I went to church today. Doing so is not a regular activity for me. I find no answers in a Sunday mass, no solace in religious pilgrim.
But last night, I received some bad news. Not the, "I dented the car" or "Had a fight with my sister" type, the truly bad kind of news - when someone you care about is dying and there is nothing you can do.
There have been a number of occasions in my life when I've felt a certain kind of despair or sadness and I've found myself in a church. Sometimes I pray, sometimes I don't. Even when I do, I don't expect my prayers to be answered.
But like many Irish people, I was raised in the Catholic faith and the buildings of sacred ground is as familiar to me as my own reflection. I can go into any church and the smell of the incense and the still peace within transports me back to the simpler time of my childhood. There is a comfort within the familiar.
Walking home earlier on, I felt the desire to go into a church and light a candle for the person I care about. Tiptoeing in, I made my way to the only stand that had a lighting candle. It was only when I got there that I realised this particular area was devoted to Saint Anthony - the saint of miracles.
I lit a candle for my friend and in lieu of being able to make a deal to prolong their life, I instead asked that their passing be as peaceful as can possibly be. It was after this I saw the prayer hung on the wall for St Anthony. Reading through it, I came to the line where you make your personal request of what it is you want. Lighting another candle, for myself, I asked to find peace, happiness and love. A tall order, but if you can't put great expectations on a saint, who can you?
After saying an "Our Father" and "Hail Mary" (an initial stumble over the first line, I got there), I blessed myself and walked back out into the sunshine.
I went to that church not because I've had a call from God or because I'm looking for faith, I did so because the ritual of it is comforting. I like being able to take the action of going to someplace quiet and respected to momentarily reflect on things and do something to mark what is happening.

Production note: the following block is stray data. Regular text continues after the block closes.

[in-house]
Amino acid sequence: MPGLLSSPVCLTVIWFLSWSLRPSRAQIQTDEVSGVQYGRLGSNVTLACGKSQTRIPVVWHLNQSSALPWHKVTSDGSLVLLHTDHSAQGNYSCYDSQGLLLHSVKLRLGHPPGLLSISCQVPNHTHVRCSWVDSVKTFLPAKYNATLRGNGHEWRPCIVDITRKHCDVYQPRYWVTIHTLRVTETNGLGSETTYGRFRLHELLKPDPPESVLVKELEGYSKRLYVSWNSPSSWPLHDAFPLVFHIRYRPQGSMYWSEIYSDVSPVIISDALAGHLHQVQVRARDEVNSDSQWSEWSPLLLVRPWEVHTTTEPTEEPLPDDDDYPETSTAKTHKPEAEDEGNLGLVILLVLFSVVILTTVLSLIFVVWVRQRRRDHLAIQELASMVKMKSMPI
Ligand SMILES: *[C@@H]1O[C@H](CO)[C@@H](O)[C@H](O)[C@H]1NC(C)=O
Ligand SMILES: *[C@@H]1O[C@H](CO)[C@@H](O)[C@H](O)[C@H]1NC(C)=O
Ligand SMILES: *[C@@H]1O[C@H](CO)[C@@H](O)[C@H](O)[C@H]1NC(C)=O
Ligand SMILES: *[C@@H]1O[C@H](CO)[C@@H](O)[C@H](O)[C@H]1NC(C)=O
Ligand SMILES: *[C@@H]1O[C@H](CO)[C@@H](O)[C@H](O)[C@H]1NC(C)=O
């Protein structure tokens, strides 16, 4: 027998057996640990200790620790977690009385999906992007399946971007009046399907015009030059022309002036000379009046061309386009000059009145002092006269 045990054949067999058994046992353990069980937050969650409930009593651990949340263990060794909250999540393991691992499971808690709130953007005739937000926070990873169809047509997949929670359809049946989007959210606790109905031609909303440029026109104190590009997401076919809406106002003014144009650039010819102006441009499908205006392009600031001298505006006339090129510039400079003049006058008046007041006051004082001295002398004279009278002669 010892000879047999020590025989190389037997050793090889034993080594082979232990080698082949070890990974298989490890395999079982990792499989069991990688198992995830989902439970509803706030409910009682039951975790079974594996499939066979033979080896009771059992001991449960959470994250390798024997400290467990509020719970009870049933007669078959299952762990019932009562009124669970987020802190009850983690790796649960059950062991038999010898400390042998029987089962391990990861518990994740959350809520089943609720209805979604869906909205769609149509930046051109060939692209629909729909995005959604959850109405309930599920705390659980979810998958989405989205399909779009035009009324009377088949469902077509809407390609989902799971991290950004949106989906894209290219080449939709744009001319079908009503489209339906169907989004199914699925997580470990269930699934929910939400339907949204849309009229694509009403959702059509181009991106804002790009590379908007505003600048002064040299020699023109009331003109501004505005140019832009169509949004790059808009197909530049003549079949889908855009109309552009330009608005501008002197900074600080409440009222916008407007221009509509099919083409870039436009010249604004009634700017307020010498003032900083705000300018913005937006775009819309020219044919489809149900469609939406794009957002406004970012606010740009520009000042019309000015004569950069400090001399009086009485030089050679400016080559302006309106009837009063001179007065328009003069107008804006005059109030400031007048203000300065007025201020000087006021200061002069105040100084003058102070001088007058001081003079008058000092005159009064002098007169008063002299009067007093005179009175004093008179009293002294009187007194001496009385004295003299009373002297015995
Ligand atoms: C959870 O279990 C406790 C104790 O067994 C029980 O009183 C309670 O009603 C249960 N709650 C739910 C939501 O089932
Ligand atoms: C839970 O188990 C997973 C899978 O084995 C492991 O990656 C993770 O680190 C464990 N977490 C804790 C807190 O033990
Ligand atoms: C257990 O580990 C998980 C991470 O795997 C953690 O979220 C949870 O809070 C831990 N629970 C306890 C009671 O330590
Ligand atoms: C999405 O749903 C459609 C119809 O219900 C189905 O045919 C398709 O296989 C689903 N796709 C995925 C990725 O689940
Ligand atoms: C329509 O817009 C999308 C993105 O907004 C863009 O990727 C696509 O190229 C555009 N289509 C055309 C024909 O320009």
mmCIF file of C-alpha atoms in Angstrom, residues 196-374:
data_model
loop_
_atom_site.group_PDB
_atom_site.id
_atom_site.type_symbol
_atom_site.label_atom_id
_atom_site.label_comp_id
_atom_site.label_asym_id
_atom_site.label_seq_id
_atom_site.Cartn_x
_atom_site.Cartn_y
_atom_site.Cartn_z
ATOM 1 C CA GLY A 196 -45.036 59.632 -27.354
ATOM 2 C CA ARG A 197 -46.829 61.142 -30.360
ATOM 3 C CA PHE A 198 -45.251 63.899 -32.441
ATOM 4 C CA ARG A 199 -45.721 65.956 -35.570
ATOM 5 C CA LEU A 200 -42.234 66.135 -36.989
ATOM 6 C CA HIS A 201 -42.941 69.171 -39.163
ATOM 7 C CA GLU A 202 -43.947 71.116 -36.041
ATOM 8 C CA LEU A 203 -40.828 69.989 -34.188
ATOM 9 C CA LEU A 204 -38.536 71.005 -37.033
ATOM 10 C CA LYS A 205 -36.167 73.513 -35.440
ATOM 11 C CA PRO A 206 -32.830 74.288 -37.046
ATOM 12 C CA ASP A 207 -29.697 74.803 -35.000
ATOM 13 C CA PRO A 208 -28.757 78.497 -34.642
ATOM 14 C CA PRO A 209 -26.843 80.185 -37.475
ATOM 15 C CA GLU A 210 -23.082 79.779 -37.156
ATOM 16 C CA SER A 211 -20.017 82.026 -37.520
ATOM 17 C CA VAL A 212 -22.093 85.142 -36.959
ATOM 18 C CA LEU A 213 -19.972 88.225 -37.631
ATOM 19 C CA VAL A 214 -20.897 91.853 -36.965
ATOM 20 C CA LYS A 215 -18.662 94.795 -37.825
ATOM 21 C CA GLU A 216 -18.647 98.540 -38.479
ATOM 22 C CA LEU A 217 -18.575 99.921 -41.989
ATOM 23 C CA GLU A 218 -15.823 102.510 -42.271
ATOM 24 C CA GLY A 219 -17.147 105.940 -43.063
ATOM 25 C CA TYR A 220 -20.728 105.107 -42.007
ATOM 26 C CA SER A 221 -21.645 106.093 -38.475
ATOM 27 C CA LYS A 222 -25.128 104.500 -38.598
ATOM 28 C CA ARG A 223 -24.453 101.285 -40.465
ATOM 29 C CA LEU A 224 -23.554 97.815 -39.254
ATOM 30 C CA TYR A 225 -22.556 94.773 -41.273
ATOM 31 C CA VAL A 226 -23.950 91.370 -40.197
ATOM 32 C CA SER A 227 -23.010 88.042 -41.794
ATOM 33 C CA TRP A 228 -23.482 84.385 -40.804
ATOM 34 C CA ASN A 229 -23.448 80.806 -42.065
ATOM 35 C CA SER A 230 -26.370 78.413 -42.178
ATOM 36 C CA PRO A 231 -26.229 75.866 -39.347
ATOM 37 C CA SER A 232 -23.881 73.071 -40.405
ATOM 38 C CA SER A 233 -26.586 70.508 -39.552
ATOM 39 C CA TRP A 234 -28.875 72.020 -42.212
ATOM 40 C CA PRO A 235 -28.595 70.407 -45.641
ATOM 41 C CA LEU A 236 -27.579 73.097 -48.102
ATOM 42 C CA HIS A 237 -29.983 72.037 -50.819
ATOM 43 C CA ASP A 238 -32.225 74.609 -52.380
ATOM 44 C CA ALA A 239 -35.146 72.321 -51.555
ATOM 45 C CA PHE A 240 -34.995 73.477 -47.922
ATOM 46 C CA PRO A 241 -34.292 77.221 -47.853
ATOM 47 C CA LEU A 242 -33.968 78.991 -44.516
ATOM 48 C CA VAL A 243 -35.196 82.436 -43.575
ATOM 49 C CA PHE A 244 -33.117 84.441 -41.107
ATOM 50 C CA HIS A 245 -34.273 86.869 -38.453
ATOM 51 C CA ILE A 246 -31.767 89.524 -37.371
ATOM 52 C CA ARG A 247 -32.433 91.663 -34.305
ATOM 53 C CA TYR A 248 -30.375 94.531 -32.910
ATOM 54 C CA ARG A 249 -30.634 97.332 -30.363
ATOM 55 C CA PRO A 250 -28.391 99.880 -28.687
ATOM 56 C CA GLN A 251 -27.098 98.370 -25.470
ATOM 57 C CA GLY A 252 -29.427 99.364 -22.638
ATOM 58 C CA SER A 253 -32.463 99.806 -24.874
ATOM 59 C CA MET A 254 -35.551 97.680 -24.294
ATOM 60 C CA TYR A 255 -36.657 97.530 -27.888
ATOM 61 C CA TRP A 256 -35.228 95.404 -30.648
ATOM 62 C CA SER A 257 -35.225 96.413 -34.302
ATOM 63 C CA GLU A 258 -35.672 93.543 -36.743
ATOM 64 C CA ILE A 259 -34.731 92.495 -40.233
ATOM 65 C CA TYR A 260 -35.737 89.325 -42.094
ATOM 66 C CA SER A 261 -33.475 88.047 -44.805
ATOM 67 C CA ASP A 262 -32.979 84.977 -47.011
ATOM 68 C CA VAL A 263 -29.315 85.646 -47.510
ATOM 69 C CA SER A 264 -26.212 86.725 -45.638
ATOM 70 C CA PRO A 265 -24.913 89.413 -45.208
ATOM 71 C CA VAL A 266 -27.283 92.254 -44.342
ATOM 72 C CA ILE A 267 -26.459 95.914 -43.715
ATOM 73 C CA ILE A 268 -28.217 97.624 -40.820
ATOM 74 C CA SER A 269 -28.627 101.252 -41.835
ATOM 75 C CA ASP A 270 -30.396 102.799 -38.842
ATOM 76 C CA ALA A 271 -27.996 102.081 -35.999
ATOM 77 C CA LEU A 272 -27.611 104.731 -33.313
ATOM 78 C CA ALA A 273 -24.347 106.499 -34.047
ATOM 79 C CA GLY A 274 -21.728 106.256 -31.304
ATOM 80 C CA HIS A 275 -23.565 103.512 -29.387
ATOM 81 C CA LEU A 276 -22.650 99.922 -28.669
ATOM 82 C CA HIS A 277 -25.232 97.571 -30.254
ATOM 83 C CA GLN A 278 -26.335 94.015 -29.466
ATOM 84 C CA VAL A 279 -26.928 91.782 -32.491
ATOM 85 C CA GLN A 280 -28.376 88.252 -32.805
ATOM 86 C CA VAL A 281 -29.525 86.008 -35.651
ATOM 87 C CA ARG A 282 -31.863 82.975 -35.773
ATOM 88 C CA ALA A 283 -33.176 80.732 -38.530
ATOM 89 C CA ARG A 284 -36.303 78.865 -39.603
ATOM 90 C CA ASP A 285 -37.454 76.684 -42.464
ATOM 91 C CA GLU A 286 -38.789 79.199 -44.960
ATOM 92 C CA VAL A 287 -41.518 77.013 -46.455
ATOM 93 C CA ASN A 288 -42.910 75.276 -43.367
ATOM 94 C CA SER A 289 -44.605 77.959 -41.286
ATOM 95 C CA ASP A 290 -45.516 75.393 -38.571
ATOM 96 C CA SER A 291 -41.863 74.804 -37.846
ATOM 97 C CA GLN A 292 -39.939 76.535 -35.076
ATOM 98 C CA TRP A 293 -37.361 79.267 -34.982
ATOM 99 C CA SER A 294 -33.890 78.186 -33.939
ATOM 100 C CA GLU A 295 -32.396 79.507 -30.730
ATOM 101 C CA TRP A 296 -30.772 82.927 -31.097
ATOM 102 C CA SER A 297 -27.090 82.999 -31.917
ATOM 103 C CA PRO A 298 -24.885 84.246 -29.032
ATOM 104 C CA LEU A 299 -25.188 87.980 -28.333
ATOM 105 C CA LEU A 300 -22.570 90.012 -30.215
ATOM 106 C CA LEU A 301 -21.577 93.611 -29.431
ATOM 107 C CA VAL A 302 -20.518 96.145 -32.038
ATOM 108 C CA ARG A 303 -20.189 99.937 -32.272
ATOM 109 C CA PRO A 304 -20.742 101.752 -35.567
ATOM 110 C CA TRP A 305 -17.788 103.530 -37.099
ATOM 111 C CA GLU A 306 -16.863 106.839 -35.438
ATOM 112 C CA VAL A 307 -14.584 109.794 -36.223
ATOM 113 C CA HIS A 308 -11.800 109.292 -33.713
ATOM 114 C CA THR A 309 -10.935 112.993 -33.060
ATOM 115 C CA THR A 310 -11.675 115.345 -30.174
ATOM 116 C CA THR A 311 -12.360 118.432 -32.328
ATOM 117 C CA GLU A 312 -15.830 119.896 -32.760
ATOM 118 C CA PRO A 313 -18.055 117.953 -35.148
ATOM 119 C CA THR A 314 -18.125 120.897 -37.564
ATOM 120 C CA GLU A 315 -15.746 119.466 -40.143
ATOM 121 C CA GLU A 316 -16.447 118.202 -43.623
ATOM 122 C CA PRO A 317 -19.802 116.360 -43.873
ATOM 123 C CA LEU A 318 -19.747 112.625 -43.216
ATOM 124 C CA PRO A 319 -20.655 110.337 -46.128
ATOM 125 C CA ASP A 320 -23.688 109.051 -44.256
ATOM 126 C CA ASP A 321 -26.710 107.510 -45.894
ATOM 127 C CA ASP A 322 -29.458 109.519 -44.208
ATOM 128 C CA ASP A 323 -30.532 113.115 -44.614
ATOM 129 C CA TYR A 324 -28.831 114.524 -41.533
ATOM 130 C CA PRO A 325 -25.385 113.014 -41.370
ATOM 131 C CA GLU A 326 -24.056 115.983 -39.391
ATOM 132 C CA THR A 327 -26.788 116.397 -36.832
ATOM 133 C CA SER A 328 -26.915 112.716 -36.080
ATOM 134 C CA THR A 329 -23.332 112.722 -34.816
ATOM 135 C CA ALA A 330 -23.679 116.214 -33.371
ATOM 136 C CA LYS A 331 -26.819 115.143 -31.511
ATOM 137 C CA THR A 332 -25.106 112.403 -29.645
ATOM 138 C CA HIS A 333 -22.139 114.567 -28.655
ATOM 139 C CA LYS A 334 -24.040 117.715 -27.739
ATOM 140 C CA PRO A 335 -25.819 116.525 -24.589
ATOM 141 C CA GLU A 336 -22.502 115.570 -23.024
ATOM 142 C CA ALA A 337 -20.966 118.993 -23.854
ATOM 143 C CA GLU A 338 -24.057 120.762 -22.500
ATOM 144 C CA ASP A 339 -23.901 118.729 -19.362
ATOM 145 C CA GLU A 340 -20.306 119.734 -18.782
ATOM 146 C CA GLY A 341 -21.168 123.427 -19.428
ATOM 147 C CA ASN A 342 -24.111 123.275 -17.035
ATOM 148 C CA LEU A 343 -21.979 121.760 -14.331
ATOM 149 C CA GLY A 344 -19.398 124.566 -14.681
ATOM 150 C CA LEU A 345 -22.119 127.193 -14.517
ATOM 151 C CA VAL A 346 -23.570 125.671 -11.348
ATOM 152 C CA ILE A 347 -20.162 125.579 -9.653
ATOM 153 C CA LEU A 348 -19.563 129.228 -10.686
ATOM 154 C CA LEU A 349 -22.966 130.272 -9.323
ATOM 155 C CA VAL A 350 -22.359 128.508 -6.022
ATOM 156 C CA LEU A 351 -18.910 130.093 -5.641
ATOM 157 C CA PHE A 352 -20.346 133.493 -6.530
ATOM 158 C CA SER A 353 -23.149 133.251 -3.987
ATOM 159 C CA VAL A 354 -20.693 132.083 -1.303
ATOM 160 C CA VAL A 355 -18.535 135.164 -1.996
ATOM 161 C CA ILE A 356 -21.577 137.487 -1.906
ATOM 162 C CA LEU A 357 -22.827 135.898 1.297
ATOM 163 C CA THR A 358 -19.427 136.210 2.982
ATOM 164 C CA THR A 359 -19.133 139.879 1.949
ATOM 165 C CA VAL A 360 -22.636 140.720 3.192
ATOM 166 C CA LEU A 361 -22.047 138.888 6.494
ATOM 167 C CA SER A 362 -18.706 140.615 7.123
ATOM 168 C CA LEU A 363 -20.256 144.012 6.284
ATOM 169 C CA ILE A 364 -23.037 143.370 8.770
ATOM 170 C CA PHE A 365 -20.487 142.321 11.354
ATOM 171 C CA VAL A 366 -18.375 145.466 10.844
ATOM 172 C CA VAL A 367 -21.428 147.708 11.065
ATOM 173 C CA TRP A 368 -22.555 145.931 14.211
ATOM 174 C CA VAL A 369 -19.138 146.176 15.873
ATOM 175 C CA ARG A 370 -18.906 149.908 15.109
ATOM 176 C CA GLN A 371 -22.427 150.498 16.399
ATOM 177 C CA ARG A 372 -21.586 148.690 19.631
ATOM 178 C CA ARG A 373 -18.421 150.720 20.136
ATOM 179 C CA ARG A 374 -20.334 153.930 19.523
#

Doing so didn't give me any answers about death, but it made me remember that death is a part of life. It is the greatest ritual of all. It is oft said that you can be certain of two things in life; you are born and you die. It is only the details in between which are not a given.
I think of my memories with my friend and I find comfort in them. I think of how meeting them enriched my life. I think of the details, the memories, I have because of them. I think of their family and wish with all my heart there was something I could do to ease the pain they're going through and the grief that will inevitably come.
As humans, as individuals, we are both small and powerful. Death makes mortals of us all, but it is what we do with our lives which becomes immortal. The connections we make, the people we let in, the risks we run. I've never been one to let life pass me by; but when confronted with mortality - my own or someone else's - I'm forced to acknowledge that the days we have our numbered.
They won't go on forever, dying is something we all have to do. The ritual doesn't change. But in the time we are given, what we do and who we do it with matters. It's what matters most of all. In the thousands of quotes there are on the subject of death, it is this one which stays with me right now:
“It is nothing to die. It is frightful not to live.”
― Victor Hugo